Today the CNS houses a thriving community of academics, clinicians, students and technicians, and is at the heart of the Department of Neuroimaging. We collaborate extensively within King’s College London (KCL), the South London & Maudsley NHS Foundation Trust (SLaM) and King’s Health Partners, with clinical, scientific and industrial collaborators from all over the world. The Department of Neuroimaging also houses the Preclinical Imaging Unit (PIU), comprising state-of-the-art purpose built MR research facilities for preclinical experimental research and fully equipped to study a variety of disease models. The current grant income for the Department of Neuroimaging is in excess of £15 million.

The CNS houses dedicated GE Signa HD.x MRI scanners (one 1.5T and two 3T, with direct access to an additional 3T), capable of performing functional, spectroscopic, anatomical and pathological mapping techniques. A 7T pre-clinical MRI system is based at the James Black centre on the Denmark Hill Campus.

Current research projects span neurodegeneration, psychosis, affective disorders, developmental disorders, epilepsy, stroke and normal brain function using a battery of neuroimaging techniques including perfusion, diffusion, functional and structural imaging. The CNS is also at the forefront of physics and methodological development, including research on new scanning techniques and on new data analysis methods, such as machine learning.

Our overall long-term objective is to translate ongoing clinical research pre-clinical developments in neuroimaging to the clinic, improving diagnosis and treatment.

More information about the CNS, the James Black centre and the Department of Neuroimaging can be found online at http://www.kcl.ac.uk/iop/depts/neuroimaging/index.aspx

Course study environment

Graduate research students work closely with their supervisors and enjoy regular meetings to discuss their progress. They also liaise with other members of staff with relevant research interests and are encouraged to attend and participate in departmental research presentations and other Institute seminars. There is a full induction for new graduate students on commencing their studies. Each full-time graduate research student is allocated their own workspace and computer; facilities for part-time students can be arranged according to their needs.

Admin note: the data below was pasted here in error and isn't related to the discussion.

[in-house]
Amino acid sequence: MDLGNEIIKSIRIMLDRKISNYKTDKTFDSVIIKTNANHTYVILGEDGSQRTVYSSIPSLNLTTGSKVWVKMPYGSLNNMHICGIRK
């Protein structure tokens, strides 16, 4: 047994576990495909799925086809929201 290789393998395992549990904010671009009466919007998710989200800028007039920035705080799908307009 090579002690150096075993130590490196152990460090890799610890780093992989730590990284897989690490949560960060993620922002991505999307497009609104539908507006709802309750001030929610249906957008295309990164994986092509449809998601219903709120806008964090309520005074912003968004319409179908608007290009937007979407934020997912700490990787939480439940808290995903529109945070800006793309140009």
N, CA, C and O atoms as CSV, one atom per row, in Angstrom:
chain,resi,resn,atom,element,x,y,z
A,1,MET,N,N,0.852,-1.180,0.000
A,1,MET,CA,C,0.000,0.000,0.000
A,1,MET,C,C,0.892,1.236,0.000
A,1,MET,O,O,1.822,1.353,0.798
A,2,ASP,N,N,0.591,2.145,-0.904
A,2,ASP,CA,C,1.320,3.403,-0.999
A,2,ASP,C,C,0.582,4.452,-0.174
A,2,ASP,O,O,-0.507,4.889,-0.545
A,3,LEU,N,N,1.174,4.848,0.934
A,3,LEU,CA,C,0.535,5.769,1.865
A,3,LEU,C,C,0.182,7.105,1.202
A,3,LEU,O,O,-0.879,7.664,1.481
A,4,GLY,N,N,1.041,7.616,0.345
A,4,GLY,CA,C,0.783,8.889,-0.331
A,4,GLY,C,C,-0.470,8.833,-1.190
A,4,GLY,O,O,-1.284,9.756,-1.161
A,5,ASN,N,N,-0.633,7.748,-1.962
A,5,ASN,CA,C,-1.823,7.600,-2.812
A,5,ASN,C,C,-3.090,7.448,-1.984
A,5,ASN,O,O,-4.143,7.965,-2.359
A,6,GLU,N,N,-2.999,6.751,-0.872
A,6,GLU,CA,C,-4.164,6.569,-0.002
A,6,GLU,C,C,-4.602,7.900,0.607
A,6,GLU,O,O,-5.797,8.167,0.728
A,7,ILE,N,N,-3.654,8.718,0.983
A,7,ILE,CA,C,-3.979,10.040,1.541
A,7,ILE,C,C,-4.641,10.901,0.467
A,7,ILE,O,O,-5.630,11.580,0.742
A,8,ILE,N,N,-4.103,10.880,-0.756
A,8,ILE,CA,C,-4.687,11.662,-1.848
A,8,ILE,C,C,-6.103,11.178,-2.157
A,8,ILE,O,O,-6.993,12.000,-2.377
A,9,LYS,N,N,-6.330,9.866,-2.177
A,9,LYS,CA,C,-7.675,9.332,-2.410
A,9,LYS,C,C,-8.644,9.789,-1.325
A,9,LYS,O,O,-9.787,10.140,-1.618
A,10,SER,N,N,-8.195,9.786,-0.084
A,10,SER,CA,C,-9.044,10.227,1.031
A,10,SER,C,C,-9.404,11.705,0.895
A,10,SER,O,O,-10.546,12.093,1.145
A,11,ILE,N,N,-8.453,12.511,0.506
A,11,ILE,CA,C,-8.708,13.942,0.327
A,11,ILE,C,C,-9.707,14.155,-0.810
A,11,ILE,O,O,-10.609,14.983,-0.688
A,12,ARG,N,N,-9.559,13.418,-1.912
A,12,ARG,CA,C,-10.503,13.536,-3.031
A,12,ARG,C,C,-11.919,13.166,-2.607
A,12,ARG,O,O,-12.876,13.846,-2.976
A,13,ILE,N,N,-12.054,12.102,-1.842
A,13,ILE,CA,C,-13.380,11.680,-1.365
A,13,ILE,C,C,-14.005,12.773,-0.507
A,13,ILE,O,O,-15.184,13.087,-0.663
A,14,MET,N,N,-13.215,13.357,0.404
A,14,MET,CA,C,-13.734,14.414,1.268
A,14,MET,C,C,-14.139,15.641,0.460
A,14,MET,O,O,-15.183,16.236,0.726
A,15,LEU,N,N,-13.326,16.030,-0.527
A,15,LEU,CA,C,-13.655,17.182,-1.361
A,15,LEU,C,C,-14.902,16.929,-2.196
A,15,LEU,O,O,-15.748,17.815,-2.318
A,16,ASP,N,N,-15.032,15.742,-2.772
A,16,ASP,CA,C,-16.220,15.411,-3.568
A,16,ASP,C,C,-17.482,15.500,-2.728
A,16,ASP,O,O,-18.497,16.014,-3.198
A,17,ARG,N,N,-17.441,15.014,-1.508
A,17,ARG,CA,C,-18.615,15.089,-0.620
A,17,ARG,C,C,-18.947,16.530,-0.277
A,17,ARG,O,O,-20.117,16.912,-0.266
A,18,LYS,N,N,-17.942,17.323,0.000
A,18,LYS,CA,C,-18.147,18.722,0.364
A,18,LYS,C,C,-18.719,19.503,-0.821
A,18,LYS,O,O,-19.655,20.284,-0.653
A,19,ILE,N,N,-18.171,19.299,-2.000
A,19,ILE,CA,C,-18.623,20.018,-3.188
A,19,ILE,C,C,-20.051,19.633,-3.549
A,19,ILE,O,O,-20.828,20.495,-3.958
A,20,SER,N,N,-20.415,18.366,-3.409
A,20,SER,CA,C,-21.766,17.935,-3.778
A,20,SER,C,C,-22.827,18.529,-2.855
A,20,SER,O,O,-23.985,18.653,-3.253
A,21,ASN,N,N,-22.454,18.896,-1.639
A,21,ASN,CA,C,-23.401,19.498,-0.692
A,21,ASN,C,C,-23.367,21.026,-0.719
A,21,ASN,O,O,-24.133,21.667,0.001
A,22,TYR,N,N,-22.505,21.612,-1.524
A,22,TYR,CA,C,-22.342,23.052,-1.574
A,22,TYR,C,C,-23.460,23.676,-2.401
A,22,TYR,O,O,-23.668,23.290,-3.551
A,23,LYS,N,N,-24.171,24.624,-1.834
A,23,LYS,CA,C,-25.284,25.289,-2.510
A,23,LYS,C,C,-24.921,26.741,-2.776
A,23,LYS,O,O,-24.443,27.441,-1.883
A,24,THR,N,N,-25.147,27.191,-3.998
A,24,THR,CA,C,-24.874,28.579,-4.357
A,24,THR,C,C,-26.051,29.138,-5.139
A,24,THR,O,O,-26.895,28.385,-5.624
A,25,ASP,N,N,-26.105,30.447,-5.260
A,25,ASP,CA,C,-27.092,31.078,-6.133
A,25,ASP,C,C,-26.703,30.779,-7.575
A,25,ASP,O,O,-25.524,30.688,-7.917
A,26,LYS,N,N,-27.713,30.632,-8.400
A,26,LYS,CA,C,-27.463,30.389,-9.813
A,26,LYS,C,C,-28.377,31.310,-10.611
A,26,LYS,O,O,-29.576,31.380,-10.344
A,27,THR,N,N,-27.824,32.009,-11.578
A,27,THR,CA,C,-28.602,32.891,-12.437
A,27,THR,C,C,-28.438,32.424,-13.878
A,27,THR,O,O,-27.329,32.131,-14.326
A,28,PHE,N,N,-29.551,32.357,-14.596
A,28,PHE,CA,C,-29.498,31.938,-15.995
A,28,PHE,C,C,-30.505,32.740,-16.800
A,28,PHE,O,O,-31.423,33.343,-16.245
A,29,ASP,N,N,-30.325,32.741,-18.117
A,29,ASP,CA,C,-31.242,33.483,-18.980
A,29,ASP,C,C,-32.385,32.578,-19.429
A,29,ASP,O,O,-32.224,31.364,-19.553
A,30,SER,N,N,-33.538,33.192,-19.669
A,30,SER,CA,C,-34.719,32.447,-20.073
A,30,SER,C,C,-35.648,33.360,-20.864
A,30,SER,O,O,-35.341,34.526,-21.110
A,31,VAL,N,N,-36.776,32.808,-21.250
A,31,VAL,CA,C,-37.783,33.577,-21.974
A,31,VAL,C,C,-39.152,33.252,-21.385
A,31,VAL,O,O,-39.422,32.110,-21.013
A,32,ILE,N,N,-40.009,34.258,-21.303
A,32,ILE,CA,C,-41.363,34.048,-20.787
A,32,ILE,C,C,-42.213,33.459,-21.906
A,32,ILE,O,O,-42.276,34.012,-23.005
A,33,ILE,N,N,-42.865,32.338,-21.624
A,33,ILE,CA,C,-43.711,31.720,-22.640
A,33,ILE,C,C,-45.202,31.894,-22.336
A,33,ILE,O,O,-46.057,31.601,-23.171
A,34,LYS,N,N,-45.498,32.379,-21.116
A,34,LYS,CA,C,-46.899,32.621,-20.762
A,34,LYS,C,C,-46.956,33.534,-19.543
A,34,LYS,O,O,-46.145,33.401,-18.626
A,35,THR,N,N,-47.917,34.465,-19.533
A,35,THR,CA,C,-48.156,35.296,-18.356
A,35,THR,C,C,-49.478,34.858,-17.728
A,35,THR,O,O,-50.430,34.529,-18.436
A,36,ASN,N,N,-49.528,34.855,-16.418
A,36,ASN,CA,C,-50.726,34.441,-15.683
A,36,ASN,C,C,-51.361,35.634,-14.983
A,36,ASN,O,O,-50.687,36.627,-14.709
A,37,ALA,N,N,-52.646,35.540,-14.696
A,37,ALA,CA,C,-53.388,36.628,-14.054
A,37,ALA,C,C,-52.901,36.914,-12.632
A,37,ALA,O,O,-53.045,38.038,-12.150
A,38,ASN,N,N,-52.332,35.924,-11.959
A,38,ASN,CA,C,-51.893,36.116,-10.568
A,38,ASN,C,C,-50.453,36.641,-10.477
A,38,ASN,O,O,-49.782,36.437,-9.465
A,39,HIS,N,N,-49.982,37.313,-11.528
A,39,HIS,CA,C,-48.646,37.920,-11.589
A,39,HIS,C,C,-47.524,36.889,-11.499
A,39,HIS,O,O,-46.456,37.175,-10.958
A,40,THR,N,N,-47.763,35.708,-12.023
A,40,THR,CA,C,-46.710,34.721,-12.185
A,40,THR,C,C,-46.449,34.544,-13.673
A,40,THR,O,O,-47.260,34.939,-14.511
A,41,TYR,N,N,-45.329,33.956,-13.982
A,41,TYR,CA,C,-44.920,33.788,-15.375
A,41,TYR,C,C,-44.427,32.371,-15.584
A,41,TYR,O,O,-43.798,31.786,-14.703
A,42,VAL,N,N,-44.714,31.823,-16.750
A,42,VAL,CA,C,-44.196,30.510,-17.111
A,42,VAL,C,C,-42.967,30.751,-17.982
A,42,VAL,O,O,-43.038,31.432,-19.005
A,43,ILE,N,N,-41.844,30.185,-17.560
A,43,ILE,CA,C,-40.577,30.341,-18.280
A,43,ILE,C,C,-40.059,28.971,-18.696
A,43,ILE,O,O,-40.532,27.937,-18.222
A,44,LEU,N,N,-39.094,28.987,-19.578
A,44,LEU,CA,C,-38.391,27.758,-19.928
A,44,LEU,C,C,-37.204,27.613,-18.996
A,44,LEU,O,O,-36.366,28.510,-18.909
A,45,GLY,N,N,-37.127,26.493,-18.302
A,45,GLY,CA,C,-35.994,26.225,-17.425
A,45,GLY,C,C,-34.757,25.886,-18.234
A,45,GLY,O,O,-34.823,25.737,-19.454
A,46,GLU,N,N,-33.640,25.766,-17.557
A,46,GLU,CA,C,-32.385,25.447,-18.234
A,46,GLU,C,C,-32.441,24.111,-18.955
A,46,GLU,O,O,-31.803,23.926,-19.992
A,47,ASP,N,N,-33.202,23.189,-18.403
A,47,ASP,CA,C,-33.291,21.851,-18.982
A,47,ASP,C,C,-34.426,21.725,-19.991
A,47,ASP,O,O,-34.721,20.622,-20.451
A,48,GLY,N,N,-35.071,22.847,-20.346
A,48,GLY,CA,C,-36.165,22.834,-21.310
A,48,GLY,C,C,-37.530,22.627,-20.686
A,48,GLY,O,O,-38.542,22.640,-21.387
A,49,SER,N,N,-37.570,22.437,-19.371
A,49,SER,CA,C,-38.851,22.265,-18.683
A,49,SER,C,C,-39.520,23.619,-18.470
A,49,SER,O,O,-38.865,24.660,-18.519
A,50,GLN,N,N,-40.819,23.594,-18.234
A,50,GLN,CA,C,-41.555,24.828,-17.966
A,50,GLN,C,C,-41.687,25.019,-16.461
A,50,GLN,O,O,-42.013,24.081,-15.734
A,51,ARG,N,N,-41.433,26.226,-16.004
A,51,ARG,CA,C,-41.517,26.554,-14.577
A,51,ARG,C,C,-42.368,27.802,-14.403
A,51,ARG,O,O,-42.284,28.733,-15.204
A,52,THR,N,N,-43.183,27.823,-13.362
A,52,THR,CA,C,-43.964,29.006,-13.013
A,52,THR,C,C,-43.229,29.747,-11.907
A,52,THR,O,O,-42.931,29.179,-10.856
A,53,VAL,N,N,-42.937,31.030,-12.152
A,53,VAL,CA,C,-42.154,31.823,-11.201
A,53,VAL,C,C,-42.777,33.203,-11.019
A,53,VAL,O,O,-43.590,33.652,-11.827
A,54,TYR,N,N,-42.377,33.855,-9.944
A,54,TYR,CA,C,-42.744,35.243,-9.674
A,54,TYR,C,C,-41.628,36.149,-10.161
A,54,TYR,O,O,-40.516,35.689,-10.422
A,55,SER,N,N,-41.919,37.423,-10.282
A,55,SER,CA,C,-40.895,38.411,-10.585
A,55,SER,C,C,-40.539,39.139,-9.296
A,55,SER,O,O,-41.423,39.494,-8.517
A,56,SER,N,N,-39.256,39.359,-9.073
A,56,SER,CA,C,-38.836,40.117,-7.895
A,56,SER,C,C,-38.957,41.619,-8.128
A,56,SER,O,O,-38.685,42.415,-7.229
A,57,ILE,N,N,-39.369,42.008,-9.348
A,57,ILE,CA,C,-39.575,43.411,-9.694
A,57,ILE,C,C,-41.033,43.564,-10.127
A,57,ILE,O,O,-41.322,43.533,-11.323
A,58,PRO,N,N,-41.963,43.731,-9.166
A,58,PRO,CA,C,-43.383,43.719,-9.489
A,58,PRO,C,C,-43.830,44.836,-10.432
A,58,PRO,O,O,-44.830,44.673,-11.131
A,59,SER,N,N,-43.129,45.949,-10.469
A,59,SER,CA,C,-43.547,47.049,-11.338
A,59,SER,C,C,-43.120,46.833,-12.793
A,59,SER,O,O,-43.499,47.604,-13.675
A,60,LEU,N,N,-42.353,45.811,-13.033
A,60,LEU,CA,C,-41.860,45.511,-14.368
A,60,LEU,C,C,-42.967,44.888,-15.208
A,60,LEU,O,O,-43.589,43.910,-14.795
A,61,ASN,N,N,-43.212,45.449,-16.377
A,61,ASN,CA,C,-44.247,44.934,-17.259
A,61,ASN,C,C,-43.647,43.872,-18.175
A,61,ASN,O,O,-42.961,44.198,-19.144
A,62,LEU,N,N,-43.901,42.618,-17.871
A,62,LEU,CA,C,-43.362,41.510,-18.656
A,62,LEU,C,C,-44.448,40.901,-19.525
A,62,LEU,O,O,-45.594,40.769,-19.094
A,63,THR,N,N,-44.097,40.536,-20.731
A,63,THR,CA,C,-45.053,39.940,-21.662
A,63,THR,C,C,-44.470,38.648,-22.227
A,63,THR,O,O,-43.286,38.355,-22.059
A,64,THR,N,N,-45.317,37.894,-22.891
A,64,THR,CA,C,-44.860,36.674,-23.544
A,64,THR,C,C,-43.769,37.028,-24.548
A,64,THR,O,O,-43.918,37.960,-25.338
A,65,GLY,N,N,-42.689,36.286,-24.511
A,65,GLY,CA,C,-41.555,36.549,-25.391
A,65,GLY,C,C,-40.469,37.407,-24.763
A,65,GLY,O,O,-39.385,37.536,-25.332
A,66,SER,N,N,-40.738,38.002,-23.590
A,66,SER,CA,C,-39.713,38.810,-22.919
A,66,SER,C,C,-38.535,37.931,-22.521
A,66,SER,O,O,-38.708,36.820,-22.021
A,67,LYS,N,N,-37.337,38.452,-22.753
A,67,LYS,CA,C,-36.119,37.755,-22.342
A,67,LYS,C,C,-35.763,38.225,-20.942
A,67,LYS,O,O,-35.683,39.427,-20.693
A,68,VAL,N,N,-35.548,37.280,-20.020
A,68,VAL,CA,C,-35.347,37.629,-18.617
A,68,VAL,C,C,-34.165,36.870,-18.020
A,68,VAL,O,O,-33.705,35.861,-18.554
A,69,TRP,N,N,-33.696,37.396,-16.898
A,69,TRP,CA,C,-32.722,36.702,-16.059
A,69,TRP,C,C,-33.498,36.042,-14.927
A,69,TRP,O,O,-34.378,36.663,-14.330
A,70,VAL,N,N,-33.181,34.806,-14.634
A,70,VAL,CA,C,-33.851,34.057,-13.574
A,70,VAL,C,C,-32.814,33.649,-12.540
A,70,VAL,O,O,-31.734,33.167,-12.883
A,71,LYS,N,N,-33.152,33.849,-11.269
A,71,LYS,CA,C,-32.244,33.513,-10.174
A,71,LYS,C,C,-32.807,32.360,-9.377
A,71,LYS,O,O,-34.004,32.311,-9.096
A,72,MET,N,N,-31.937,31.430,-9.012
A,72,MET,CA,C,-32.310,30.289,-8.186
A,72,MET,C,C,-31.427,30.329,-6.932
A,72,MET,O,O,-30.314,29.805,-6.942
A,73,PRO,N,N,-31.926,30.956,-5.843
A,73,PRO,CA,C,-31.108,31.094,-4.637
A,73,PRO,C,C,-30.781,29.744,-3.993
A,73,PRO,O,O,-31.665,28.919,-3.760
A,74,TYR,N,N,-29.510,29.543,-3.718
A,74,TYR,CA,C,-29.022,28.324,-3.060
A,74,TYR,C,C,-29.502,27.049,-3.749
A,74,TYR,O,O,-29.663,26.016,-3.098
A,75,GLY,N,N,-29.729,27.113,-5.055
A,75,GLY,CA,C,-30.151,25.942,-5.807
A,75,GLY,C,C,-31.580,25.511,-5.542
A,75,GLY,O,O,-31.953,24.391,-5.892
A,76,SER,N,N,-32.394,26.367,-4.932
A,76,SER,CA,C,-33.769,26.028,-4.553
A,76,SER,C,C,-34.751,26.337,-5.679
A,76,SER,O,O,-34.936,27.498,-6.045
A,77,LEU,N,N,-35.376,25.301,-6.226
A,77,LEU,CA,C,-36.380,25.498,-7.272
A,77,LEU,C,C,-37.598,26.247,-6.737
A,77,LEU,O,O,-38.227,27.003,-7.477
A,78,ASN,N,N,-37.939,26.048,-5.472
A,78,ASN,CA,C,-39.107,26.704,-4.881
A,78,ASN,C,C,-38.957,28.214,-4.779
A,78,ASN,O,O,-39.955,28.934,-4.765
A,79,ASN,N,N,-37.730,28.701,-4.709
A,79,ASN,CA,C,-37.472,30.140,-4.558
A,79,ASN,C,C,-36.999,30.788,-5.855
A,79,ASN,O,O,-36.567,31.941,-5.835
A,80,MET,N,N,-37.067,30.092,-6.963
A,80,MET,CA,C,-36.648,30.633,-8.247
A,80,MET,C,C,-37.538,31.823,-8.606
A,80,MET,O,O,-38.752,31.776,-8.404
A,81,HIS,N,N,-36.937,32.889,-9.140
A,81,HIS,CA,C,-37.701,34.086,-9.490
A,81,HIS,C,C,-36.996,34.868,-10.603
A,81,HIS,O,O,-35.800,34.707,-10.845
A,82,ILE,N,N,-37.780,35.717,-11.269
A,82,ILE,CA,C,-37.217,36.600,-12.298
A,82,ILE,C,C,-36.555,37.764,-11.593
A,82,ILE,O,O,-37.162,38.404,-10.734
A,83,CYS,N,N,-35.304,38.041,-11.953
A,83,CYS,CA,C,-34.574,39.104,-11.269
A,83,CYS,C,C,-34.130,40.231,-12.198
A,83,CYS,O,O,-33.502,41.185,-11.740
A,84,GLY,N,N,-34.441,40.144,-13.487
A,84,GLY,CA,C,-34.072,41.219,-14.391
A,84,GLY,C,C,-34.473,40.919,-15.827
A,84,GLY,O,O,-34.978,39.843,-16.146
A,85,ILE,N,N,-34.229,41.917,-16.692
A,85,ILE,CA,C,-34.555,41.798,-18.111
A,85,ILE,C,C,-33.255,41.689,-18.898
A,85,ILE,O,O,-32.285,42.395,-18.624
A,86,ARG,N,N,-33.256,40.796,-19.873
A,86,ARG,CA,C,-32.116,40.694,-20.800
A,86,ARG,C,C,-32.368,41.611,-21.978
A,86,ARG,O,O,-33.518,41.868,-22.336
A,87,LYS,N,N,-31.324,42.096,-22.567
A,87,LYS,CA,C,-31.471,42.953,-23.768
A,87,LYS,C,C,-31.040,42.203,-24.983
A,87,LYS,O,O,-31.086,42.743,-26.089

Postgraduate training

Training courses run by the department, the Institute or through the Graduate School can be utilised as required to provide training in a wide variety of topics, from transferable skills to academic areas directly relevant to the student's thesis. Of particular interest is the MSc Neuroimaging, also run by the Department of Neuroimaging and our graduate research students are welcome to attend the MSc lectures. King's runs an outstanding Researcher Development Programme, which is designed to meet the individual training needs of research students. The programme has been developed to ensure we produce the most qualified, experienced and employable researchers.

Head of group/division

Professor Steve Williams

Contact for information

[email protected] +44 (0) 20 7848 3228 3052

Contact email

[email protected]

Course website

http://www.kcl.ac.uk/iop/depts/neuroimaging/index.aspx

Check further details on University website

How to Apply

Application procedure

Please see http://www.kcl.ac.uk/iop/research/pgr/apply.aspx for details.

Personal statement and supporting information

No information required.

Course intake

No set number.

Application closing date

The deadline for applications is detailed below for 2016 entry. Prior to these dates all applications will be given equal consideration and considered on their individual merits. After these dates applications will be considered subject to the availability of places, thus we encourage you to submit your application as soon as possible. Please note that funding deadlines may be earlier.

June 2016 entry - Application Deadline 01 March 2016

October 2016 entry - Application Deadline 23 May 2016

February 2017 entry - Application Deadline 01 November 2016

Check further details on University website